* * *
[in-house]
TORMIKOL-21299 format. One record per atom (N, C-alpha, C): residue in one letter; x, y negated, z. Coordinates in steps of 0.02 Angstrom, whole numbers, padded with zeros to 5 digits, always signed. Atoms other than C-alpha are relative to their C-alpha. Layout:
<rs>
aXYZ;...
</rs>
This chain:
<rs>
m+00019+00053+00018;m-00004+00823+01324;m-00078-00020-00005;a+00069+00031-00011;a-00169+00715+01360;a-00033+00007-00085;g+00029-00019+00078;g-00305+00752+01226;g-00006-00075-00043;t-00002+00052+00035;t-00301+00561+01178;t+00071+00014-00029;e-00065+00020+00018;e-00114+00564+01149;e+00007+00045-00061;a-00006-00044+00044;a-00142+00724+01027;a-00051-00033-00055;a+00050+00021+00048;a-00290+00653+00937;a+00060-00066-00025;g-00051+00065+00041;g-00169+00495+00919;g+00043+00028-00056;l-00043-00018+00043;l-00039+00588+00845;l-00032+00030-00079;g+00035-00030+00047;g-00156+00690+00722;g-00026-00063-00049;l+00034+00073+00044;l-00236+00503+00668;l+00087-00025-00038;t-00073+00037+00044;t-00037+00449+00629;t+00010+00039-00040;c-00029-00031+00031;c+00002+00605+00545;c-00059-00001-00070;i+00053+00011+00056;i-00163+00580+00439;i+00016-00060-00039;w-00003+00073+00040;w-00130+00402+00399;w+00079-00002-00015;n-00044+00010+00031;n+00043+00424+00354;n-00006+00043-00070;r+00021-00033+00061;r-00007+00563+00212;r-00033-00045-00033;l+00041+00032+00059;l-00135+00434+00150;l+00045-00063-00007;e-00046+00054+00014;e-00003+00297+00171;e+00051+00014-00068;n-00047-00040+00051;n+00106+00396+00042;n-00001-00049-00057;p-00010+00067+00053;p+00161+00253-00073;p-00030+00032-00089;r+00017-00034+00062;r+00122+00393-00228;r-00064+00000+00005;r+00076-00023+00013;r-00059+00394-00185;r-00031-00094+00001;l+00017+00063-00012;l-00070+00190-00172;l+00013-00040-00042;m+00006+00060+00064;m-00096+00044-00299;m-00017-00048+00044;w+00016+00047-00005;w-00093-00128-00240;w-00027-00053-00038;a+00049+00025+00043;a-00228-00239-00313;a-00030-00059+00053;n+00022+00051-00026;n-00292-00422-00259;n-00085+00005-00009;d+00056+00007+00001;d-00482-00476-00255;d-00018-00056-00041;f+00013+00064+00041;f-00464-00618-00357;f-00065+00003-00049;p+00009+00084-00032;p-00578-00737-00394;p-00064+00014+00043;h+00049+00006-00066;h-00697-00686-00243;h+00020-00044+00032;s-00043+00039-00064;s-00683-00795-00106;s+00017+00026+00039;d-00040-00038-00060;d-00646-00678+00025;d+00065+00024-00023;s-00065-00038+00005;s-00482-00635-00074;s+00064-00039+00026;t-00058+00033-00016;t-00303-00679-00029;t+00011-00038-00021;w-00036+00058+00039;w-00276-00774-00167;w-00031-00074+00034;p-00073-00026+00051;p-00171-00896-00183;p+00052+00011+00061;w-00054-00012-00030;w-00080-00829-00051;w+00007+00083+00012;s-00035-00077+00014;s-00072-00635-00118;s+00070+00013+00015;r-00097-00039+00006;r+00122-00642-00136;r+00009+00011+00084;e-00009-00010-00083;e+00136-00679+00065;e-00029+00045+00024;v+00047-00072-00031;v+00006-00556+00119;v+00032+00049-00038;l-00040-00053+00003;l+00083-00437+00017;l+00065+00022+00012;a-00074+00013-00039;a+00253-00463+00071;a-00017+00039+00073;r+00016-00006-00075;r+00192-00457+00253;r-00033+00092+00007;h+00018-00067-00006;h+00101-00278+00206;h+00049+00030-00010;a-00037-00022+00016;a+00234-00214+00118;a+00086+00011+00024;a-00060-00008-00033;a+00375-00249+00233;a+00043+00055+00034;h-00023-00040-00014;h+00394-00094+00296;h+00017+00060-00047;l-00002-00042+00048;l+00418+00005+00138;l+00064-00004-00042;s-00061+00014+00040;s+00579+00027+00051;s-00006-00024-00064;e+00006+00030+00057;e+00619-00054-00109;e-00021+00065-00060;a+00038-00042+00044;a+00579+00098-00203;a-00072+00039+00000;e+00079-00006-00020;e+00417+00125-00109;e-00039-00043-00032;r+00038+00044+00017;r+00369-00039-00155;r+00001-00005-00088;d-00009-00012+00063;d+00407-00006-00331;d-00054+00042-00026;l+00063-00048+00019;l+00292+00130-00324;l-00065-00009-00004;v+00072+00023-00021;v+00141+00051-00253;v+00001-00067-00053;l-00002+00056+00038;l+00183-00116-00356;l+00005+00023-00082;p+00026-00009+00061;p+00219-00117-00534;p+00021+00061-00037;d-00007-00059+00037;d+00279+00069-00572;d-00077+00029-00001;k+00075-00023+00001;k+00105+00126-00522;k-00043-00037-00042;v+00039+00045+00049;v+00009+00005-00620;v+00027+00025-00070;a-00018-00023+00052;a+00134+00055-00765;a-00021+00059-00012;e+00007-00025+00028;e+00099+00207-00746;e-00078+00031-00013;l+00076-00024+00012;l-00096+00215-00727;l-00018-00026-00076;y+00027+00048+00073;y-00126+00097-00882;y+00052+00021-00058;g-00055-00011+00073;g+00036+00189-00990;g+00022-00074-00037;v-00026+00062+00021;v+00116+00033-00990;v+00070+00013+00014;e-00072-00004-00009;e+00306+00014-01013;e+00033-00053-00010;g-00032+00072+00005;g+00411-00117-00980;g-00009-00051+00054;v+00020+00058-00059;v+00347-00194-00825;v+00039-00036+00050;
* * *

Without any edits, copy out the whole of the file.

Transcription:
[in-house]
TORMIKOL-21299 format. One record per atom (N, C-alpha, C): residue in one letter; x, y negated, z. Coordinates in steps of 0.02 Angstrom, whole numbers, padded with zeros to 5 digits, always signed. Atoms other than C-alpha are relative to their C-alpha. Layout:
<rs>
aXYZ;...
</rs>
This chain:
<rs>
m+00019+00053+00018;m-00004+00823+01324;m-00078-00020-00005;a+00069+00031-00011;a-00169+00715+01360;a-00033+00007-00085;g+00029-00019+00078;g-00305+00752+01226;g-00006-00075-00043;t-00002+00052+00035;t-00301+00561+01178;t+00071+00014-00029;e-00065+00020+00018;e-00114+00564+01149;e+00007+00045-00061;a-00006-00044+00044;a-00142+00724+01027;a-00051-00033-00055;a+00050+00021+00048;a-00290+00653+00937;a+00060-00066-00025;g-00051+00065+00041;g-00169+00495+00919;g+00043+00028-00056;l-00043-00018+00043;l-00039+00588+00845;l-00032+00030-00079;g+00035-00030+00047;g-00156+00690+00722;g-00026-00063-00049;l+00034+00073+00044;l-00236+00503+00668;l+00087-00025-00038;t-00073+00037+00044;t-00037+00449+00629;t+00010+00039-00040;c-00029-00031+00031;c+00002+00605+00545;c-00059-00001-00070;i+00053+00011+00056;i-00163+00580+00439;i+00016-00060-00039;w-00003+00073+00040;w-00130+00402+00399;w+00079-00002-00015;n-00044+00010+00031;n+00043+00424+00354;n-00006+00043-00070;r+00021-00033+00061;r-00007+00563+00212;r-00033-00045-00033;l+00041+00032+00059;l-00135+00434+00150;l+00045-00063-00007;e-00046+00054+00014;e-00003+00297+00171;e+00051+00014-00068;n-00047-00040+00051;n+00106+00396+00042;n-00001-00049-00057;p-00010+00067+00053;p+00161+00253-00073;p-00030+00032-00089;r+00017-00034+00062;r+00122+00393-00228;r-00064+00000+00005;r+00076-00023+00013;r-00059+00394-00185;r-00031-00094+00001;l+00017+00063-00012;l-00070+00190-00172;l+00013-00040-00042;m+00006+00060+00064;m-00096+00044-00299;m-00017-00048+00044;w+00016+00047-00005;w-00093-00128-00240;w-00027-00053-00038;a+00049+00025+00043;a-00228-00239-00313;a-00030-00059+00053;n+00022+00051-00026;n-00292-00422-00259;n-00085+00005-00009;d+00056+00007+00001;d-00482-00476-00255;d-00018-00056-00041;f+00013+00064+00041;f-00464-00618-00357;f-00065+00003-00049;p+00009+00084-00032;p-00578-00737-00394;p-00064+00014+00043;h+00049+00006-00066;h-00697-00686-00243;h+00020-00044+00032;s-00043+00039-00064;s-00683-00795-00106;s+00017+00026+00039;d-00040-00038-00060;d-00646-00678+00025;d+00065+00024-00023;s-00065-00038+00005;s-00482-00635-00074;s+00064-00039+00026;t-00058+00033-00016;t-00303-00679-00029;t+00011-00038-00021;w-00036+00058+00039;w-00276-00774-00167;w-00031-00074+00034;p-00073-00026+00051;p-00171-00896-00183;p+00052+00011+00061;w-00054-00012-00030;w-00080-00829-00051;w+00007+00083+00012;s-00035-00077+00014;s-00072-00635-00118;s+00070+00013+00015;r-00097-00039+00006;r+00122-00642-00136;r+00009+00011+00084;e-00009-00010-00083;e+00136-00679+00065;e-00029+00045+00024;v+00047-00072-00031;v+00006-00556+00119;v+00032+00049-00038;l-00040-00053+00003;l+00083-00437+00017;l+00065+00022+00012;a-00074+00013-00039;a+00253-00463+00071;a-00017+00039+00073;r+00016-00006-00075;r+00192-00457+00253;r-00033+00092+00007;h+00018-00067-00006;h+00101-00278+00206;h+00049+00030-00010;a-00037-00022+00016;a+00234-00214+00118;a+00086+00011+00024;a-00060-00008-00033;a+00375-00249+00233;a+00043+00055+00034;h-00023-00040-00014;h+00394-00094+00296;h+00017+00060-00047;l-00002-00042+00048;l+00418+00005+00138;l+00064-00004-00042;s-00061+00014+00040;s+00579+00027+00051;s-00006-00024-00064;e+00006+00030+00057;e+00619-00054-00109;e-00021+00065-00060;a+00038-00042+00044;a+00579+00098-00203;a-00072+00039+00000;e+00079-00006-00020;e+00417+00125-00109;e-00039-00043-00032;r+00038+00044+00017;r+00369-00039-00155;r+00001-00005-00088;d-00009-00012+00063;d+00407-00006-00331;d-00054+00042-00026;l+00063-00048+00019;l+00292+00130-00324;l-00065-00009-00004;v+00072+00023-00021;v+00141+00051-00253;v+00001-00067-00053;l-00002+00056+00038;l+00183-00116-00356;l+00005+00023-00082;p+00026-00009+00061;p+00219-00117-00534;p+00021+00061-00037;d-00007-00059+00037;d+00279+00069-00572;d-00077+00029-00001;k+00075-00023+00001;k+00105+00126-00522;k-00043-00037-00042;v+00039+00045+00049;v+00009+00005-00620;v+00027+00025-00070;a-00018-00023+00052;a+00134+00055-00765;a-00021+00059-00012;e+00007-00025+00028;e+00099+00207-00746;e-00078+00031-00013;l+00076-00024+00012;l-00096+00215-00727;l-00018-00026-00076;y+00027+00048+00073;y-00126+00097-00882;y+00052+00021-00058;g-00055-00011+00073;g+00036+00189-00990;g+00022-00074-00037;v-00026+00062+00021;v+00116+00033-00990;v+00070+00013+00014;e-00072-00004-00009;e+00306+00014-01013;e+00033-00053-00010;g-00032+00072+00005;g+00411-00117-00980;g-00009-00051+00054;v+00020+00058-00059;v+00347-00194-00825;v+00039-00036+00050;